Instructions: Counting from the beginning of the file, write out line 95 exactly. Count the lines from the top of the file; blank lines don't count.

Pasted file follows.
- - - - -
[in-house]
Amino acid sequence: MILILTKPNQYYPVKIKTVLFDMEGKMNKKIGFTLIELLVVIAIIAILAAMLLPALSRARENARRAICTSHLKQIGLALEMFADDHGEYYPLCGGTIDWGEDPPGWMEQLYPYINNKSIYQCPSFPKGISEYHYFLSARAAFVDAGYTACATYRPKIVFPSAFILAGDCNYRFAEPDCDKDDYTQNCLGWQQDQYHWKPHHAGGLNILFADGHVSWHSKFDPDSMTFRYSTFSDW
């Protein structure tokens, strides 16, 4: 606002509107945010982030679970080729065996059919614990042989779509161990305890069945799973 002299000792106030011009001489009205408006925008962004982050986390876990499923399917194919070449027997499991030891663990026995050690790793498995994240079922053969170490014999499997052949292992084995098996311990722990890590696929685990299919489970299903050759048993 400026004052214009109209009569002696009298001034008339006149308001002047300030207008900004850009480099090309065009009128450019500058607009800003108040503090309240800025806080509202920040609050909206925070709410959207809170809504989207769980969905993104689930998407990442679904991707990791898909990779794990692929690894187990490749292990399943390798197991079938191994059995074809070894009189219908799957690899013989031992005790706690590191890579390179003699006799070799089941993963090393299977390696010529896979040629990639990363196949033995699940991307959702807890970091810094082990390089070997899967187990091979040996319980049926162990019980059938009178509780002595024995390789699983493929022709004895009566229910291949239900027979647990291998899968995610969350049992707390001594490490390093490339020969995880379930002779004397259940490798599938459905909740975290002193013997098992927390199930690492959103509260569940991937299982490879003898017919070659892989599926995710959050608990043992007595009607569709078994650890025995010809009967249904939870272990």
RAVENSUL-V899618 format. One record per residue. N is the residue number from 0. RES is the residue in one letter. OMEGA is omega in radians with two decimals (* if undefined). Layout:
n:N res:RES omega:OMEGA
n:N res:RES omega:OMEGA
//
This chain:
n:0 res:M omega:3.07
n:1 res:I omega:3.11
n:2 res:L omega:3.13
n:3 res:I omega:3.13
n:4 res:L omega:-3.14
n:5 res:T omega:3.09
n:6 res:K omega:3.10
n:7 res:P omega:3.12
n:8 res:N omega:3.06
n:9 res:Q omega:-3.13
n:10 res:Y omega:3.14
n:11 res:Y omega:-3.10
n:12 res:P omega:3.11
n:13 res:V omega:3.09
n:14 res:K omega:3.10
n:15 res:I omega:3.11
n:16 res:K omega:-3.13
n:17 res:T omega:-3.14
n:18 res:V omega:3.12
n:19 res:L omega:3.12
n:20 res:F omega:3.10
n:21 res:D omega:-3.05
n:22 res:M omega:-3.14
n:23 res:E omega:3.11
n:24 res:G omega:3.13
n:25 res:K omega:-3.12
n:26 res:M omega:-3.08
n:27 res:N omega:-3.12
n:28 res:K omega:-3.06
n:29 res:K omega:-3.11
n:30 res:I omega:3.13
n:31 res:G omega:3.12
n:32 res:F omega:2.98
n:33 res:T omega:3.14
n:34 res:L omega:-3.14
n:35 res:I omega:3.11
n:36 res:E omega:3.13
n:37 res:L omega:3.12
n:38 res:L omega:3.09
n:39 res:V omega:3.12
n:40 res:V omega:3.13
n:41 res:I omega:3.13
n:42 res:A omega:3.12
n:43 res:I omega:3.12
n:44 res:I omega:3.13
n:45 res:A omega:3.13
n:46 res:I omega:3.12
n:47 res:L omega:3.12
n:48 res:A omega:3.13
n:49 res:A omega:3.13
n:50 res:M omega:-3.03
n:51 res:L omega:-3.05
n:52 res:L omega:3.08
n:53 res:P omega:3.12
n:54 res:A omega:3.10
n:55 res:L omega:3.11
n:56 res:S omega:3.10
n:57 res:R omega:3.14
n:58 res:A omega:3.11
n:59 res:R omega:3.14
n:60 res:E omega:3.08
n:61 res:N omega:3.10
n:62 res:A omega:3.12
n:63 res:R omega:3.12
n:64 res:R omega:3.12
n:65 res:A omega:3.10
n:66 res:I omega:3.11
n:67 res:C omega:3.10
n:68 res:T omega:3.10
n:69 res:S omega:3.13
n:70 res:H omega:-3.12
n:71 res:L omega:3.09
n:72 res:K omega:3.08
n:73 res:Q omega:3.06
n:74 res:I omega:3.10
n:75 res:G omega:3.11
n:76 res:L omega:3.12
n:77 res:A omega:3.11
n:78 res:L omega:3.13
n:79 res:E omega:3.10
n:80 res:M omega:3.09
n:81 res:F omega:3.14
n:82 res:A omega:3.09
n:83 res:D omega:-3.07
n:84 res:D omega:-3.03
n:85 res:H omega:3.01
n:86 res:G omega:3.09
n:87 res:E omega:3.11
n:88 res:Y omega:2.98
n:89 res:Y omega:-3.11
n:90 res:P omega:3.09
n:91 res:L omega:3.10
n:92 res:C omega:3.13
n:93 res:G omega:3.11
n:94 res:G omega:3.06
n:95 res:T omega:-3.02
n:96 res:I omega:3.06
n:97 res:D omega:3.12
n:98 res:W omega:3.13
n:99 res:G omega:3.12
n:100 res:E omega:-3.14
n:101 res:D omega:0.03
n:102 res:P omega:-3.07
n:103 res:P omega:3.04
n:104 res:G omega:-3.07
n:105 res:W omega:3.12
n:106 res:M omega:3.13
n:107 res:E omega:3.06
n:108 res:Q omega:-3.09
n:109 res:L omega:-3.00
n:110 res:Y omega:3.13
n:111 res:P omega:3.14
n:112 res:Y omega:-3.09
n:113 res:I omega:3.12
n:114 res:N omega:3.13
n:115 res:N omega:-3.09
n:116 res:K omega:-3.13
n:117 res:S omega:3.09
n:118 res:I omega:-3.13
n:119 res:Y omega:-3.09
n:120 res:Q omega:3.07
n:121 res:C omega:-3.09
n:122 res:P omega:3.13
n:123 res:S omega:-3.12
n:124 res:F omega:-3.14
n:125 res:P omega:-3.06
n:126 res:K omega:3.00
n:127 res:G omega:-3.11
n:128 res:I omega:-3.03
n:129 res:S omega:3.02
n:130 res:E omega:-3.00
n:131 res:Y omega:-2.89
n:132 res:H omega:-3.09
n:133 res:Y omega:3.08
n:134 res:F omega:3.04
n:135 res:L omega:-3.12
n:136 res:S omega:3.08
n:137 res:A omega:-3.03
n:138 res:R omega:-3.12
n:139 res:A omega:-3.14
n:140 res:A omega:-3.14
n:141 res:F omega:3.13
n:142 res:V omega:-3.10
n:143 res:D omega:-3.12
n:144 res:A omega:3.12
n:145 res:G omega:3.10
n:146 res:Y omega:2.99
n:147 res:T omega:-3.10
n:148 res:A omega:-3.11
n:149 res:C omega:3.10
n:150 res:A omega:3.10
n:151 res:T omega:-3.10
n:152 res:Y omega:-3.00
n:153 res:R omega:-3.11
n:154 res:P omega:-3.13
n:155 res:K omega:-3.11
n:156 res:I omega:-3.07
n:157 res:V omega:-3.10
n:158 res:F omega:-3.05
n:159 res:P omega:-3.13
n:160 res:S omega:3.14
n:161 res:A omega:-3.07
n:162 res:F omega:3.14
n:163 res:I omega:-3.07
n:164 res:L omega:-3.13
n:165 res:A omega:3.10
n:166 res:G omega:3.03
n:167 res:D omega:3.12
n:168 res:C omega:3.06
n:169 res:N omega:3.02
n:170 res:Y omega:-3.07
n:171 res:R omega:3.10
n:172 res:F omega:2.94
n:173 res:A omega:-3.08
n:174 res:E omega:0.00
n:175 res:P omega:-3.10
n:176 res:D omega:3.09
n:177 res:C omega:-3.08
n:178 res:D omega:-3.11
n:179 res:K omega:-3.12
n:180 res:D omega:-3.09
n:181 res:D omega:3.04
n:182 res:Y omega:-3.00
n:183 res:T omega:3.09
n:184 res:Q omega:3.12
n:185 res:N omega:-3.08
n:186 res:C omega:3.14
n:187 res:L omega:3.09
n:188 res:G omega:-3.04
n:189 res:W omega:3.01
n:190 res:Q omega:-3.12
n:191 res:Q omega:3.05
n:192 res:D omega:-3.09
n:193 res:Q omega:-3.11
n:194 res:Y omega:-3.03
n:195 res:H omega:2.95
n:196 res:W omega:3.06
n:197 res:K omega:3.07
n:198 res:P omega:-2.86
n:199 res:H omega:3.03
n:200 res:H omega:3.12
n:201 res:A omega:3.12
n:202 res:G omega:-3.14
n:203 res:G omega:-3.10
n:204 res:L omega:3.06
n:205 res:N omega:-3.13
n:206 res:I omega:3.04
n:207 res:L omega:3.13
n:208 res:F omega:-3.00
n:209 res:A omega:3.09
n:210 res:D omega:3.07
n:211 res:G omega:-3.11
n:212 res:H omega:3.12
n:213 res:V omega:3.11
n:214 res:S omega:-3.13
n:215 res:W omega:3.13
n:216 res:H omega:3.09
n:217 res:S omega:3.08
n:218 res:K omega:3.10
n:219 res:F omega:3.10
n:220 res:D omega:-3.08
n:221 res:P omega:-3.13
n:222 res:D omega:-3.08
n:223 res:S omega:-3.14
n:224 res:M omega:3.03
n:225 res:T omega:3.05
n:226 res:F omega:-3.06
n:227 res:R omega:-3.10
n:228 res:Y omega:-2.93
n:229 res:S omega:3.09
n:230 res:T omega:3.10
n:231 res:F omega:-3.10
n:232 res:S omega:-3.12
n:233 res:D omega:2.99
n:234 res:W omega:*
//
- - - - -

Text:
n:86 res:G omega:3.09